Consistency is King
When it comes to fitness and endurance athletics, consistency in training is the single most important factor for success. It doesn’t matter if you can crush a workout or run your guts out when you race. If you want to improve, you have to consistently put in the work.
So what does it mean to consistently put in the work? It means frequently and regularly doing the work that forces your body to adapt and become more fit. In order to do this, we have to make training a priority. Yes, life will happen. There will be workouts that get shuffled around, or even cut because of events outside of our control. But if we set ourselves up to minimize those hiccups, we’ll probably be in a good position to get the workouts in. The key is to put ourselves in a good spot to make good choices about things that affect our ability to execute those quality workouts. This is why a lot of people train in the early morning prior to going to work. It minimizes the risk of something cropping up and keeping them from getting their workout in.
In order to get better, and then keep getting better, we have to consistently put in the work that forces our bodies to adapt. Most Americans are unfit enough that simply exercising on a daily basis is probably going to help them get healthier and fitter. But once we are generally fit, we have to be specific about our training to actually keep improving. This is why going to Zumba may be fun and help you get in better aerobic shape, but after a certain point you have to actually go do those two hour long runs on a regular basis to actually run a marathon. In order to get fitter or maintain a high level of specific fitness, we need to subject our bodies to the stimulus that develops that kind of fitness. Talent can help some people do incredible things. But talent without consistent work doesn’t translate into improvement.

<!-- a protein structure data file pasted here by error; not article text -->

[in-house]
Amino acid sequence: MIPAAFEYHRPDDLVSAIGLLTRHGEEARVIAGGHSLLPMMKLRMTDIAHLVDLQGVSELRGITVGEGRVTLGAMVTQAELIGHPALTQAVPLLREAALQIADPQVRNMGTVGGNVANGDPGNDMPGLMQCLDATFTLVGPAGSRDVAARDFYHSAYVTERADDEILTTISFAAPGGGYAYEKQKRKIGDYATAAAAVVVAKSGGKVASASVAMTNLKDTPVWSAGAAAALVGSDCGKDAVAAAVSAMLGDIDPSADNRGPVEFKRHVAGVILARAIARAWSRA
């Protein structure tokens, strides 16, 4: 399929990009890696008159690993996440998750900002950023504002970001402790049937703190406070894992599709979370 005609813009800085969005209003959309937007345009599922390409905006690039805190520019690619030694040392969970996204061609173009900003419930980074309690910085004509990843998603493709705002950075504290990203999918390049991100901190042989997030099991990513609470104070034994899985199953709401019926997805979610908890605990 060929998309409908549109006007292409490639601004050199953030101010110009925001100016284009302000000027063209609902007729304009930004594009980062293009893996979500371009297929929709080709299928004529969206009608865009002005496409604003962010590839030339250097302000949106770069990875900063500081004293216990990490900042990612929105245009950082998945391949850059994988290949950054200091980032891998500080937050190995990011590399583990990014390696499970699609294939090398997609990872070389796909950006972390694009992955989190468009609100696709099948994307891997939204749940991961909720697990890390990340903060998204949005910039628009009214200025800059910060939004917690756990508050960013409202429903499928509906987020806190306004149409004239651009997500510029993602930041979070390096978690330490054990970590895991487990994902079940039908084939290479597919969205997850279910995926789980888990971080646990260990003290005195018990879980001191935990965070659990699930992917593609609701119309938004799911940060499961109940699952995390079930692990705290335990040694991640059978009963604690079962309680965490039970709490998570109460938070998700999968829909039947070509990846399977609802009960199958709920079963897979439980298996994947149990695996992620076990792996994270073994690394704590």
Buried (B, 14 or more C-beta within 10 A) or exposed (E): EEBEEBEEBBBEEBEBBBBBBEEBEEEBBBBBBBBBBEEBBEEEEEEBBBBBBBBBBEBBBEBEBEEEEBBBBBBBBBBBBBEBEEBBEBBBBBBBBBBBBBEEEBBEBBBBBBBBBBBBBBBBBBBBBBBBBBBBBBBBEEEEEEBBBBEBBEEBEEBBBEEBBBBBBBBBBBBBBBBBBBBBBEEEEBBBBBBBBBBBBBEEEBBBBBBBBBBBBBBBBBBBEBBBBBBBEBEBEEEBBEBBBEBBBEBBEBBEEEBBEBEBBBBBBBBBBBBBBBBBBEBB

If we focus on nothing more than simply the consistency, we’ll probably make a lot of progress. Even if we’re not really pushing ourselves every day, the miles add up over a training block. In fact, the easy days are some of the most important for endurance athletes because those are the “workouts” where we’re building capillaries, repairing the beat up tissues from the last “hard” workout, building the intracellular machinery to produce energy, and (hopefully) reinforcing good form. These are typically the weakest links in the chain on race day. Most of us have a top speed that is much faster than “race pace” for our particular events. The most important factor for endurance success for most folks really is consistently putting in the volume. And you’ll get more volume in over a week, month, or year if you are consistent about getting your workout in.
This doesn’t mean that it’s the best idea to only stress one aspect of fitness (i.e. endurance). It is important to be generally fit and healthy if you want to reach your potential or simply not get hurt. As endurance athletes we still need to be physically strong, flexible, and have a strong and stable core. It’s never a good idea to completely neglect one area of training for extended periods of time (the use-it-or-lose-it principle is real), but a random smattering of stimuli isn’t going to get us very far. We’ll address periodization and integration in another post down the road. Building those larger training cycles that incorporate these is important for success, and one of the primary reasons to hire a coach.
The nice part of endurance events is that talent will only take you so far. Yes, all of those who wear Olympic gold are probably naturally gifted. But there are way more folks out there with a lot of talent that simply don’t put in the work. There are a lot of us mere mortals out there consistently getting better because we consistently put in the work. Hard work beats talent that doesn’t work hard. And the good news is that all of us can consistently work hard if we choose to. We’re all just some kid from somewhere, right?